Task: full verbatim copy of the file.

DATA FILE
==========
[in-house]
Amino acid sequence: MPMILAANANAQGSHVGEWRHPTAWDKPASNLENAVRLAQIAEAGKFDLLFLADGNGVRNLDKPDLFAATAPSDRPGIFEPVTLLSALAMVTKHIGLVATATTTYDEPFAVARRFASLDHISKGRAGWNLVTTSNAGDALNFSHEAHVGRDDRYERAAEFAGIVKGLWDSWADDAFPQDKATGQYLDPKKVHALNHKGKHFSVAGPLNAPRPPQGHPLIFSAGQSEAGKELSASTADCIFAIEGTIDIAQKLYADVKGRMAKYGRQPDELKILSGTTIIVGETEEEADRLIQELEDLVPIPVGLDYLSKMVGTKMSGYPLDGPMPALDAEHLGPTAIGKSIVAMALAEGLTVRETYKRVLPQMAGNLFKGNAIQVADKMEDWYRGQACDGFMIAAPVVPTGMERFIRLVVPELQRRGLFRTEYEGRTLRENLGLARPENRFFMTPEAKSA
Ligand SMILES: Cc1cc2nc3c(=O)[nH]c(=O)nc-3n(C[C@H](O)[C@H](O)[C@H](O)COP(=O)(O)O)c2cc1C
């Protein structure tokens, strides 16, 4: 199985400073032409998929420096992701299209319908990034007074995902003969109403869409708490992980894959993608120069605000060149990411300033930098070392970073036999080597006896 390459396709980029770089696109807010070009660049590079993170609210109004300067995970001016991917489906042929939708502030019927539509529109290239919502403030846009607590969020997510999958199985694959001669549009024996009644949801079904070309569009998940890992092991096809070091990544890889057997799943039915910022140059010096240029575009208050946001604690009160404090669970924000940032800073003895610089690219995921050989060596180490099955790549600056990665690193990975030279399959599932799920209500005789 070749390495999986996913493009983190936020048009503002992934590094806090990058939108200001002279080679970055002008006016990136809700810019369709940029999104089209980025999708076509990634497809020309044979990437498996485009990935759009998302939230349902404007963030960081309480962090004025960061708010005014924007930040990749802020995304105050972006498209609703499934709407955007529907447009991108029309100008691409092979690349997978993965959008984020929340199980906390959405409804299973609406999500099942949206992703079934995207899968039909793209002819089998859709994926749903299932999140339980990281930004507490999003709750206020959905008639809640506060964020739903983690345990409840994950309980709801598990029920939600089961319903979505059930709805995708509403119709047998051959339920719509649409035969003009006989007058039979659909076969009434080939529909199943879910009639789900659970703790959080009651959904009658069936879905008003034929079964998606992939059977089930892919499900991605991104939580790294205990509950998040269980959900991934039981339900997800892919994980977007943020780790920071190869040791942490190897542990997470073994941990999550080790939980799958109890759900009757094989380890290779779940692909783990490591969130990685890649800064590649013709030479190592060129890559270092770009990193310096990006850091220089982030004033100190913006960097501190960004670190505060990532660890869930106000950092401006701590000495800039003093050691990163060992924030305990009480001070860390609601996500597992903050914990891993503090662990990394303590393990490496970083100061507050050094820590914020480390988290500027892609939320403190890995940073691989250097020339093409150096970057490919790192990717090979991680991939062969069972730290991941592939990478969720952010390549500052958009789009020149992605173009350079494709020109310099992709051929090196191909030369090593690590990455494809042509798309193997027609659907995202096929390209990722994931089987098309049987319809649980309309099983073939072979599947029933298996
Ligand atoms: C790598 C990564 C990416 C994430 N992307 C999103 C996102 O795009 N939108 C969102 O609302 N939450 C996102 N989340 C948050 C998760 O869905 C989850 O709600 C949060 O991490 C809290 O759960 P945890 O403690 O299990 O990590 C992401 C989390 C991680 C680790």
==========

[in-house]
Amino acid sequence: MPMILAANANAQGSHVGEWRHPTAWDKPASNLENAVRLAQIAEAGKFDLLFLADGNGVRNLDKPDLFAATAPSDRPGIFEPVTLLSALAMVTKHIGLVATATTTYDEPFAVARRFASLDHISKGRAGWNLVTTSNAGDALNFSHEAHVGRDDRYERAAEFAGIVKGLWDSWADDAFPQDKATGQYLDPKKVHALNHKGKHFSVAGPLNAPRPPQGHPLIFSAGQSEAGKELSASTADCIFAIEGTIDIAQKLYADVKGRMAKYGRQPDELKILSGTTIIVGETEEEADRLIQELEDLVPIPVGLDYLSKMVGTKMSGYPLDGPMPALDAEHLGPTAIGKSIVAMALAEGLTVRETYKRVLPQMAGNLFKGNAIQVADKMEDWYRGQACDGFMIAAPVVPTGMERFIRLVVPELQRRGLFRTEYEGRTLRENLGLARPENRFFMTPEAKSA
Ligand SMILES: Cc1cc2nc3c(=O)[nH]c(=O)nc-3n(C[C@H](O)[C@H](O)[C@H](O)COP(=O)(O)O)c2cc1C
């Protein structure tokens, strides 16, 4: 199985400073032409998929420096992701299209319908990034007074995902003969109403869409708490992980894959993608120069605000060149990411300033930098070392970073036999080597006896 390459396709980029770089696109807010070009660049590079993170609210109004300067995970001016991917489906042929939708502030019927539509529109290239919502403030846009607590969020997510999958199985694959001669549009024996009644949801079904070309569009998940890992092991096809070091990544890889057997799943039915910022140059010096240029575009208050946001604690009160404090669970924000940032800073003895610089690219995921050989060596180490099955790549600056990665690193990975030279399959599932799920209500005789 070749390495999986996913493009983190936020048009503002992934590094806090990058939108200001002279080679970055002008006016990136809700810019369709940029999104089209980025999708076509990634497809020309044979990437498996485009990935759009998302939230349902404007963030960081309480962090004025960061708010005014924007930040990749802020995304105050972006498209609703499934709407955007529907447009991108029309100008691409092979690349997978993965959008984020929340199980906390959405409804299973609406999500099942949206992703079934995207899968039909793209002819089998859709994926749903299932999140339980990281930004507490999003709750206020959905008639809640506060964020739903983690345990409840994950309980709801598990029920939600089961319903979505059930709805995708509403119709047998051959339920719509649409035969003009006989007058039979659909076969009434080939529909199943879910009639789900659970703790959080009651959904009658069936879905008003034929079964998606992939059977089930892919499900991605991104939580790294205990509950998040269980959900991934039981339900997800892919994980977007943020780790920071190869040791942490190897542990997470073994941990999550080790939980799958109890759900009757094989380890290779779940692909783990490591969130990685890649800064590649013709030479190592060129890559270092770009990193310096990006850091220089982030004033100190913006960097501190960004670190505060990532660890869930106000950092401006701590000495800039003093050691990163060992924030305990009480001070860390609601996500597992903050914990891993503090662990990394303590393990490496970083100061507050050094820590914020480390988290500027892609939320403190890995940073691989250097020339093409150096970057490919790192990717090979991680991939062969069972730290991941592939990478969720952010390549500052958009789009020149992605173009350079494709020109310099992709051929090196191909030369090593690590990455494809042509798309193997027609659907995202096929390209990722994931089987098309049987319809649980309309099983073939072979599947029933298996
Ligand atoms: C790598 C990564 C990416 C994430 N992307 C999103 C996102 O795009 N939108 C969102 O609302 N939450 C996102 N989340 C948050 C998760 O869905 C989850 O709600 C949060 O991490 C809290 O759960 P945890 O403690 O299990 O990590 C992401 C989390 C991680 C680790």